29 January 2014

Liberia: Weah Snubs Ellen's Message

Liberia's Peace and Reconciliation Ambassador George Mannah Weah snubbed the 8th Annual Message of President Ellen Johnson-Sirleaf delivered Monday, January 27, 2014 to the Liberian Legislature.

Ambassador Weah, also the political leader of the main opposition Congress for Democratic Change, nor any of his senior party officials, did not attend the event required by the Liberian Constitution.

Before members of 53rd Legislature, members of the diplomatic mission, heads of political parties, civil society groups, the media and citizenry at large, the President's message gave a comprehensive overview of the affairs of the state, including achievements, challenges and prospects.

The Annual Message is in fulfillment of Article 58 of the Liberian Constitution which clearly states that "the President shall, on the fourth working Monday in January of each year, present the administration's legislative program for the ensuing session, and shall once a year report to the Legislature on the state of the Republic. In presenting the economic condition of the Republic the report shall cover expenditure as well as income."

When contacted, the Acting National Chairman, Mr. Mulbah Morlu attributed Weah's conspicuous absence from the event to the huge tensions which preceded and awaited the message from students of the University of Liberia.

Morlu indicated that Weah, as Peace Ambassador deemed it not necessary to attend such national gathering because he would be greatly blamed, if anything had gone wrong.

"With mounting tensions from students of the University of Liberia, Ambassador Weah, who the country look up to in term of reuniting the people and making reconciliation a reality, thought it not appropriate to attend that national event; instead, he dedicated his time to talk to several parties who felt offended due to the perpetual closure of the UL; and I think his discussion with those individuals and groups helped to save the day," he told the New Dawn at the headquarters of the CDC in Monrovia Tuesday.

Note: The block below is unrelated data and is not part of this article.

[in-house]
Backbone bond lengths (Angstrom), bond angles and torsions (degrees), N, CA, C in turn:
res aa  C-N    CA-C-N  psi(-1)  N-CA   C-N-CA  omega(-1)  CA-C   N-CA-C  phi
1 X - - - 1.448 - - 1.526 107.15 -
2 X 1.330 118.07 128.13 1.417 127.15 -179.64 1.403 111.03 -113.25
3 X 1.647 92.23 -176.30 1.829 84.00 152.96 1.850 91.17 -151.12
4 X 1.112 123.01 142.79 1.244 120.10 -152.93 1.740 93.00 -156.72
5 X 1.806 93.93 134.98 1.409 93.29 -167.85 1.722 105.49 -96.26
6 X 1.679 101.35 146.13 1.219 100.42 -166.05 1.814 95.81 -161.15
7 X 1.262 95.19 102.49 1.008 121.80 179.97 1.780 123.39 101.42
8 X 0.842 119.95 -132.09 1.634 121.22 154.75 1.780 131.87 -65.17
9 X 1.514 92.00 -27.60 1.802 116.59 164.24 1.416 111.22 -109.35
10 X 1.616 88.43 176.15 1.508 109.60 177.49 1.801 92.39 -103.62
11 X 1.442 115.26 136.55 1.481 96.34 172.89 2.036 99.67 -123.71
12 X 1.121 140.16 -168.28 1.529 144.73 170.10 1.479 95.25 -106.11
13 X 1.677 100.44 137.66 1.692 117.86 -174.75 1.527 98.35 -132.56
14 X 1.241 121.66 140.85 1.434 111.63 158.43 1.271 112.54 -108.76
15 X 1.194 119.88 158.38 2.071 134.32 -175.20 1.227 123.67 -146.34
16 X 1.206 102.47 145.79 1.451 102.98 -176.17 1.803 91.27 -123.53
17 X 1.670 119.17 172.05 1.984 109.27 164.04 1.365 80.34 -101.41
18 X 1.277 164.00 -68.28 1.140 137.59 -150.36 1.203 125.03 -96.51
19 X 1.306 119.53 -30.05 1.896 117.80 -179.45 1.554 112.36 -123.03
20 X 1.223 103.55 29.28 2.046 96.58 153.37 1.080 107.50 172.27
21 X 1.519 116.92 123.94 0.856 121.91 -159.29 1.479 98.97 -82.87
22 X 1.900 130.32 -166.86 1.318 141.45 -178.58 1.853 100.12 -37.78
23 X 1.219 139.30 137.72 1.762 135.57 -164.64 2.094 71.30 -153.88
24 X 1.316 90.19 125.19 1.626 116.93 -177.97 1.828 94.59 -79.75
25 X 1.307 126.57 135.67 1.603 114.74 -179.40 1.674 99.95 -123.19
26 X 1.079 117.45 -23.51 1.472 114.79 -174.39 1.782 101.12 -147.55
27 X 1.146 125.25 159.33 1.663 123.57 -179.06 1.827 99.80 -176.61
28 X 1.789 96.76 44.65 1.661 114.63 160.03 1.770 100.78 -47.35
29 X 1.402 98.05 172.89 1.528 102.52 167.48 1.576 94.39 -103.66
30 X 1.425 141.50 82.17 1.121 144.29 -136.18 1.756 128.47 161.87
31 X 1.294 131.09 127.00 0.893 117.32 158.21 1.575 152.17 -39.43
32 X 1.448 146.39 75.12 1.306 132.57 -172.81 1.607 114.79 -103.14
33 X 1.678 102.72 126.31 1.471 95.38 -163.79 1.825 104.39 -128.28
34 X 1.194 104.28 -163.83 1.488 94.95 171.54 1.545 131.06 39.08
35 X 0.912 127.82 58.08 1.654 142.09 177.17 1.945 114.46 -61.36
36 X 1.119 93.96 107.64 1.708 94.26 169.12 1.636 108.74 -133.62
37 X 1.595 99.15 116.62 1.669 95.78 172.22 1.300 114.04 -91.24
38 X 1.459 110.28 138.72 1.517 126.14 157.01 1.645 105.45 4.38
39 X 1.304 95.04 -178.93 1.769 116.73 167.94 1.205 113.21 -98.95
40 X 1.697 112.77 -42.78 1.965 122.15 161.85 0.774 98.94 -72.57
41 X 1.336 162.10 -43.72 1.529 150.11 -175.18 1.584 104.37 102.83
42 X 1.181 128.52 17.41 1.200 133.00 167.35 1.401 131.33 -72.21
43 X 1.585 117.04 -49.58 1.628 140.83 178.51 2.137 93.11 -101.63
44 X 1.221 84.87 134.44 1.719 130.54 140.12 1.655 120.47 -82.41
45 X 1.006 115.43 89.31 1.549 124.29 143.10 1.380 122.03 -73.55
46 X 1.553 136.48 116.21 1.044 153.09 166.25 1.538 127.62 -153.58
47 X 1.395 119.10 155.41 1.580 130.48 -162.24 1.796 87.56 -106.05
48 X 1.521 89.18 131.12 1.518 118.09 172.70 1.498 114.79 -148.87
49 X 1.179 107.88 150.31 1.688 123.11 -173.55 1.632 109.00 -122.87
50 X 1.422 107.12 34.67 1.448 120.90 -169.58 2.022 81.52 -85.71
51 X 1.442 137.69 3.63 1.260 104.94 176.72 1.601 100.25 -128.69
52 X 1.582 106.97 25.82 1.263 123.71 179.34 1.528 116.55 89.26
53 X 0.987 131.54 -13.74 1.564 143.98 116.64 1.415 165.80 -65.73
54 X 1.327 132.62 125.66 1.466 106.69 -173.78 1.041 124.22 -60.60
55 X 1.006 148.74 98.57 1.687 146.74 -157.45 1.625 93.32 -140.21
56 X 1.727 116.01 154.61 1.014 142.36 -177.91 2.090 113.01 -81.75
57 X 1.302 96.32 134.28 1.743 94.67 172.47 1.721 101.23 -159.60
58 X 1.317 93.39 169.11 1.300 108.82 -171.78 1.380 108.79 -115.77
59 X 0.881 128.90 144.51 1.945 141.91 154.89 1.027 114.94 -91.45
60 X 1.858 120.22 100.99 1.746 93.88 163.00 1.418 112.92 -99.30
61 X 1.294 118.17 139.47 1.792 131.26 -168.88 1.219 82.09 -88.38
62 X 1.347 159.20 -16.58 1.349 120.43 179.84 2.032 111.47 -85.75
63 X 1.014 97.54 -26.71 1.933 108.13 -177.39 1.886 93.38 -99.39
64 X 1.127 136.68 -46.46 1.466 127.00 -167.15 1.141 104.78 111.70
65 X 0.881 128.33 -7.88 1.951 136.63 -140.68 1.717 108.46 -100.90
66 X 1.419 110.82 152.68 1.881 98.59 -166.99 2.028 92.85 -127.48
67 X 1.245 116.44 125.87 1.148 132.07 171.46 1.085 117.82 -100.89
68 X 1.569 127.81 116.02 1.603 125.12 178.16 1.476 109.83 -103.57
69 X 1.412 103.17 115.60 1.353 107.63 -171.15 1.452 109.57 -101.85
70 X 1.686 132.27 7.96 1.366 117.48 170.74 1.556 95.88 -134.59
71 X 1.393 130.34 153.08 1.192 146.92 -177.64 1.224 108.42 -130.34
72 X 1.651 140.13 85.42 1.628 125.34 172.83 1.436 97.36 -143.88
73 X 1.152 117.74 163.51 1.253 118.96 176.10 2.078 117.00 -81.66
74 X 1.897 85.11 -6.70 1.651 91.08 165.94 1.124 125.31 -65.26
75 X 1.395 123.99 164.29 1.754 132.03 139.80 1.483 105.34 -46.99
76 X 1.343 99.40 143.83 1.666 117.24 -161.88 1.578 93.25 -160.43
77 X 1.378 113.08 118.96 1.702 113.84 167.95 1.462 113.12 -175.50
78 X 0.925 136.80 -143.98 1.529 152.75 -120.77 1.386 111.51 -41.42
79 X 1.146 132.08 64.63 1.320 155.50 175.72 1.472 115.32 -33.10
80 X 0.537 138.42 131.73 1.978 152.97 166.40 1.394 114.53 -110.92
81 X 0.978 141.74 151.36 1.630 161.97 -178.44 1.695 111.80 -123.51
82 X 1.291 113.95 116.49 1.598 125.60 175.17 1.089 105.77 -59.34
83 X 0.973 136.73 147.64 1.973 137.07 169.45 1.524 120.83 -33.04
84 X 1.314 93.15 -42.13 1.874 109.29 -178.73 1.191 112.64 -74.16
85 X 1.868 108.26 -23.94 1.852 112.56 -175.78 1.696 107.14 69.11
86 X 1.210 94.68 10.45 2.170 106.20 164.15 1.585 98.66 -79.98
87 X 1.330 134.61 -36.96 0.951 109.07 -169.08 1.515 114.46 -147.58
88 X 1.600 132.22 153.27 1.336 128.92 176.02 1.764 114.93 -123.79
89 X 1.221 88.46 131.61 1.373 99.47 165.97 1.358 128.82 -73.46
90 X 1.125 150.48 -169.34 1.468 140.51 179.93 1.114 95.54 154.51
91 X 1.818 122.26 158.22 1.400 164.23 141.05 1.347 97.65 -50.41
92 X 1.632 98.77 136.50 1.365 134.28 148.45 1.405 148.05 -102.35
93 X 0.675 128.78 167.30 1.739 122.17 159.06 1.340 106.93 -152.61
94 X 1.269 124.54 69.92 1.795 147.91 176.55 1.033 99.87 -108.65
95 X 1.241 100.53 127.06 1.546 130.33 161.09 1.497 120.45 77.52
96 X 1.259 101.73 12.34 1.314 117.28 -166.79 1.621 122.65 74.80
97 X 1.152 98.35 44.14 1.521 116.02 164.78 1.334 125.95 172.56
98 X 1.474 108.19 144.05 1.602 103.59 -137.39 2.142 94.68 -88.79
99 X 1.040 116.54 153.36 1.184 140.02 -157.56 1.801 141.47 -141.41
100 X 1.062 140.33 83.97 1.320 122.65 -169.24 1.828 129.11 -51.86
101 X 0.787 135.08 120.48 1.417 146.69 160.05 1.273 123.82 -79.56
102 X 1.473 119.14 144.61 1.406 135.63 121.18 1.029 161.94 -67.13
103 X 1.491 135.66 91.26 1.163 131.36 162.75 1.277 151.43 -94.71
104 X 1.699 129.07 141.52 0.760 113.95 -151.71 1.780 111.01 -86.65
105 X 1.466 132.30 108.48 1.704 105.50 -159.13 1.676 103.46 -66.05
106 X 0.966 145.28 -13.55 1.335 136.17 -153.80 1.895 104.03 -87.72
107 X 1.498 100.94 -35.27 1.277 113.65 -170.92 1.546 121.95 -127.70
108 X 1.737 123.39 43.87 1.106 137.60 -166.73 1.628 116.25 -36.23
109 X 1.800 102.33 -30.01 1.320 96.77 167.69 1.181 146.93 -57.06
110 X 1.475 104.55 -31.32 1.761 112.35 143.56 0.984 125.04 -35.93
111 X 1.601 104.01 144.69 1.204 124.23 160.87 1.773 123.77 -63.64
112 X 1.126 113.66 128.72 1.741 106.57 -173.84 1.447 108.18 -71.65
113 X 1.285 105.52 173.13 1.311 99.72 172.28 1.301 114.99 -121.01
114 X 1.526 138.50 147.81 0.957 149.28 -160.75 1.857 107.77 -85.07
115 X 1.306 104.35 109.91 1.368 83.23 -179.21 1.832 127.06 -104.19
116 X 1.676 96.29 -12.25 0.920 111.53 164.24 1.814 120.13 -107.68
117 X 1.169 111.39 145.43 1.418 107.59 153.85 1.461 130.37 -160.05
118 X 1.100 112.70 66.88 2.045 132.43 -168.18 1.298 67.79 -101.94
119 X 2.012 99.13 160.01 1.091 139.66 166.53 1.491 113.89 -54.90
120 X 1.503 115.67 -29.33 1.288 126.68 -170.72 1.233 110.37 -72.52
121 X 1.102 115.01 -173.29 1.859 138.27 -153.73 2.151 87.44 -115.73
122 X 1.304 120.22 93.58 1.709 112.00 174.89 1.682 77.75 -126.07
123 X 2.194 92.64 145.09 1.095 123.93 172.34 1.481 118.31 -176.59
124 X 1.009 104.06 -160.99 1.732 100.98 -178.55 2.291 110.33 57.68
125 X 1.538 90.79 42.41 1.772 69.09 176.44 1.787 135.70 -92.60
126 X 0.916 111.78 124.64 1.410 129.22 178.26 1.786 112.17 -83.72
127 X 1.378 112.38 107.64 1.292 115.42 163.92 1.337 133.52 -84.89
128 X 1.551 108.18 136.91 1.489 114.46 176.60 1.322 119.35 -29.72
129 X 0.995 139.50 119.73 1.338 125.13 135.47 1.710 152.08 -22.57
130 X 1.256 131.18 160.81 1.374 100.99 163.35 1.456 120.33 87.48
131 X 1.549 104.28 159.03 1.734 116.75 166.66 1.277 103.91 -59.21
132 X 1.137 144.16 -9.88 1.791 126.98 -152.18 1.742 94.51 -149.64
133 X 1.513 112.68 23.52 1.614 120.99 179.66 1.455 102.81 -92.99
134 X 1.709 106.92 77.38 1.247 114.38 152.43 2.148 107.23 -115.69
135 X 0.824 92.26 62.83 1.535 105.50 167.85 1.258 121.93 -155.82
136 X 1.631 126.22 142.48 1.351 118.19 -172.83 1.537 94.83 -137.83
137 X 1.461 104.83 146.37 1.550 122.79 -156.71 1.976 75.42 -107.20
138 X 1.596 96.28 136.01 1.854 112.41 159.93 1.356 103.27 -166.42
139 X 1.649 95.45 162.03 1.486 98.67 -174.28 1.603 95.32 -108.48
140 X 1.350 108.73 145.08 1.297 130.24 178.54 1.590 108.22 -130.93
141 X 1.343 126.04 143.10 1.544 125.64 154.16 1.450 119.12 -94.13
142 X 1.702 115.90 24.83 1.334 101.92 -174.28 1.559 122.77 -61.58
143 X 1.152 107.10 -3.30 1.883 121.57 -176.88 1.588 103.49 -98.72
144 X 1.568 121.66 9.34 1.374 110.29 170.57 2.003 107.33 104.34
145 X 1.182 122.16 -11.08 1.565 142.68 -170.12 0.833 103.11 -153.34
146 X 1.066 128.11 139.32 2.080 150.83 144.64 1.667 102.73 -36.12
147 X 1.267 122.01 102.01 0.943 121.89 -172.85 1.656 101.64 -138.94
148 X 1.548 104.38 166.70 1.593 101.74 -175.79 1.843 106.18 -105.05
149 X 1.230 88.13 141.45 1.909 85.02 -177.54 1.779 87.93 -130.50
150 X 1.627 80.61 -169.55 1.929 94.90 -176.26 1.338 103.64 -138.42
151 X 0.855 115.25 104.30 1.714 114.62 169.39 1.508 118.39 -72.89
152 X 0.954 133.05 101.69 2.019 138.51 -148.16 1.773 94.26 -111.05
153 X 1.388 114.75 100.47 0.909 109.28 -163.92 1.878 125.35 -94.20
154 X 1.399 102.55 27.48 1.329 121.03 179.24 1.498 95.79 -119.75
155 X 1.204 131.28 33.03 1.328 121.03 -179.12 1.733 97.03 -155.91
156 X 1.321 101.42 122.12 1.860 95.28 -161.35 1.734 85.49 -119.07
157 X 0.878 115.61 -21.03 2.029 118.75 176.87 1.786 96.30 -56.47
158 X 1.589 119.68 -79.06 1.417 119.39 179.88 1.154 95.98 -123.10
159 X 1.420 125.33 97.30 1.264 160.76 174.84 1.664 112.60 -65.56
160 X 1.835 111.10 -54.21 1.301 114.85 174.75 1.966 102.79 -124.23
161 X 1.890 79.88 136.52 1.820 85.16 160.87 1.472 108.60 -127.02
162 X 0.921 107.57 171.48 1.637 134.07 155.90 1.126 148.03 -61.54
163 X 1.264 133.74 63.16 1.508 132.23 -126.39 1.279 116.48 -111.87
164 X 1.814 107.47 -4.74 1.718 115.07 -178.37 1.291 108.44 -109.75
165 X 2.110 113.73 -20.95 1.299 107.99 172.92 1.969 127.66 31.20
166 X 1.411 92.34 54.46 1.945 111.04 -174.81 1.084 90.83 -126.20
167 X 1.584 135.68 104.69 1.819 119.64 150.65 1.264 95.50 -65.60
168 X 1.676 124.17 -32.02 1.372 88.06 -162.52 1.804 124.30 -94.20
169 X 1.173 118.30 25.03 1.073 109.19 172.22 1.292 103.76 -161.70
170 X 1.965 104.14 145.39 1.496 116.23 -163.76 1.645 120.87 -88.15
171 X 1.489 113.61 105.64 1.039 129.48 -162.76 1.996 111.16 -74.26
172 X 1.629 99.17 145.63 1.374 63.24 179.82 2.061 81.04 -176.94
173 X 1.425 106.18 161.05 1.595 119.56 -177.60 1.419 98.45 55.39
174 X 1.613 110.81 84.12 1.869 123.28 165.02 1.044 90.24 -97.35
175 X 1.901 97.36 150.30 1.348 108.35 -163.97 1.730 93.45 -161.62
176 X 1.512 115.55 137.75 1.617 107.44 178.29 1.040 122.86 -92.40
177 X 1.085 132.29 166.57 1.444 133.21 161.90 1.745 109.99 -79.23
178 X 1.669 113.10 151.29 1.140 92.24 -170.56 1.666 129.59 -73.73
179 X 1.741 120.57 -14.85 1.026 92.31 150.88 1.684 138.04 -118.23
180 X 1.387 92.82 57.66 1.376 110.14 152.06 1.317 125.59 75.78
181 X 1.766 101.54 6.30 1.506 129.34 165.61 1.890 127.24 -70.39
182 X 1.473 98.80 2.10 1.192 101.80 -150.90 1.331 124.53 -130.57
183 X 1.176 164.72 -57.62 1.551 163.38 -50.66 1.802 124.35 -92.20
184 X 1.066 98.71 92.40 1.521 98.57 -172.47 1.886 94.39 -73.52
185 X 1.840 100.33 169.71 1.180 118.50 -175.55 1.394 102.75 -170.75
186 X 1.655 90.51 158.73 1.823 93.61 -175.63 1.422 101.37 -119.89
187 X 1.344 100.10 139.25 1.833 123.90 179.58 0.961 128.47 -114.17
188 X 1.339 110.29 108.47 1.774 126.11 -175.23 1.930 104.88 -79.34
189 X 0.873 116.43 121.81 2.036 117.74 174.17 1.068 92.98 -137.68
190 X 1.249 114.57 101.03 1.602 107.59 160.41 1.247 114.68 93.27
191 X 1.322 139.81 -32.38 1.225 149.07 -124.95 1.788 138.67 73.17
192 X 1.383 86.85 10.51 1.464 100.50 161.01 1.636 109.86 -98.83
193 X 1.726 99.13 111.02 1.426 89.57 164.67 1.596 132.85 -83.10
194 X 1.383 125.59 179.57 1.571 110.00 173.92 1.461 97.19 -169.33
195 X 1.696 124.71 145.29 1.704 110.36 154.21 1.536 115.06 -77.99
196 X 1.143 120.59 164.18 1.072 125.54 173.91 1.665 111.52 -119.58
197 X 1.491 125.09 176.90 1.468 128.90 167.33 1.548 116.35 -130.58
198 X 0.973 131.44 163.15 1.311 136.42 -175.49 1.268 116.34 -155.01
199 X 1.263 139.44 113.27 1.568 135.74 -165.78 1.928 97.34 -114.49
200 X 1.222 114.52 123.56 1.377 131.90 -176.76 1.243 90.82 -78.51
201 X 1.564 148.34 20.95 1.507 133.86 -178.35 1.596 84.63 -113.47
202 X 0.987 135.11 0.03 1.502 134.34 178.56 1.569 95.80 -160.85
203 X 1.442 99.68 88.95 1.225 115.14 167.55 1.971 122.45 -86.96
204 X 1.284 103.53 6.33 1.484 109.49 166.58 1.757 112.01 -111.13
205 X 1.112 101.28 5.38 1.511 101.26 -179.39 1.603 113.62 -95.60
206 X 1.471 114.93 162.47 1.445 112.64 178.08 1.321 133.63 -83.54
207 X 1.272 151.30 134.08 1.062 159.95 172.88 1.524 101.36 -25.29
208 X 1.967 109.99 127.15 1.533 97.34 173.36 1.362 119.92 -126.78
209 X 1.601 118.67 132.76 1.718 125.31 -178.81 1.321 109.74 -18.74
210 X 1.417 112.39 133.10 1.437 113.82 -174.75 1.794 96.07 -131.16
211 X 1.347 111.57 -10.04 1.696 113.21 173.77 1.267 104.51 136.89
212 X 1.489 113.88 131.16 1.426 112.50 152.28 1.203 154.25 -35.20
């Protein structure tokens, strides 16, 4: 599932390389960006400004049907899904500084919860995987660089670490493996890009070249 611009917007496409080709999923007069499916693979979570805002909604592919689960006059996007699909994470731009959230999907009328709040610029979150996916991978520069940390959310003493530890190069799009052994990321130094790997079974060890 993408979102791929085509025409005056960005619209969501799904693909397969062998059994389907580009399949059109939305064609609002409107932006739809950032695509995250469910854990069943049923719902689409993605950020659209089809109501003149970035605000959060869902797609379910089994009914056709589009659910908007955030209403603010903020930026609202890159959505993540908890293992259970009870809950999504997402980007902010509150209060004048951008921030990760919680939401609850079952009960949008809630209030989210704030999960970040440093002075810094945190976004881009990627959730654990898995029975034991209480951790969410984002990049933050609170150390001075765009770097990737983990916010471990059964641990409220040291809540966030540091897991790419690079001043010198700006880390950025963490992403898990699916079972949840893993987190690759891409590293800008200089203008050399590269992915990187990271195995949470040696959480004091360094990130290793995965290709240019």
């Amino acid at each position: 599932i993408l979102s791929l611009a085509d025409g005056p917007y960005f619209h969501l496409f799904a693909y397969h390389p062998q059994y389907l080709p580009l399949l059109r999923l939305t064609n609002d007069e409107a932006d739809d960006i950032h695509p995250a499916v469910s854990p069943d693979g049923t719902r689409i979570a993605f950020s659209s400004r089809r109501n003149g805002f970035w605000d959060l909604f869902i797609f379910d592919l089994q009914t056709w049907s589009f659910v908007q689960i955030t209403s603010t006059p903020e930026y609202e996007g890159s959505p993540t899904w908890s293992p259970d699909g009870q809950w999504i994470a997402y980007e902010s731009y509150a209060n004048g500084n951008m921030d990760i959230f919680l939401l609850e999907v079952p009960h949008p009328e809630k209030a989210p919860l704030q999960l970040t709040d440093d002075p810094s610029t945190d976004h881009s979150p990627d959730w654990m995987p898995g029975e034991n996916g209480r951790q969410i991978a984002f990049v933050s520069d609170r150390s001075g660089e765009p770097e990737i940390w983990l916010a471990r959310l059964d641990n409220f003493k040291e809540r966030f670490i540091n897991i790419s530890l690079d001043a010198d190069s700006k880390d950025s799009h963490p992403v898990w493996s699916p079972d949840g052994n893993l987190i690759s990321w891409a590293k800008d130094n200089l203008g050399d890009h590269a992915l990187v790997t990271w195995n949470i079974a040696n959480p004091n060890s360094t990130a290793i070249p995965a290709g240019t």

Mr. Morlu also explained that with the mounting tensions, there could have been outbreak of violence, and so their political leader decided not to be part of such violence.

Despite the massive deployment of police officers and soldiers of the United Nations Mission in Liberia, Morlu claimed that said grounds of the Capitol Building were not safe enough in case of violence. Commenting on the failure of the party itself to be represented, Morlu also claimed that the CDC did not receive an invitation, also suggesting that it would have been a waste of time for him as Acing Chairman of the CDC to spend his time at the Capitol because the President's Message is always characterized by great deceptions and unnecessary display of intellectualism.

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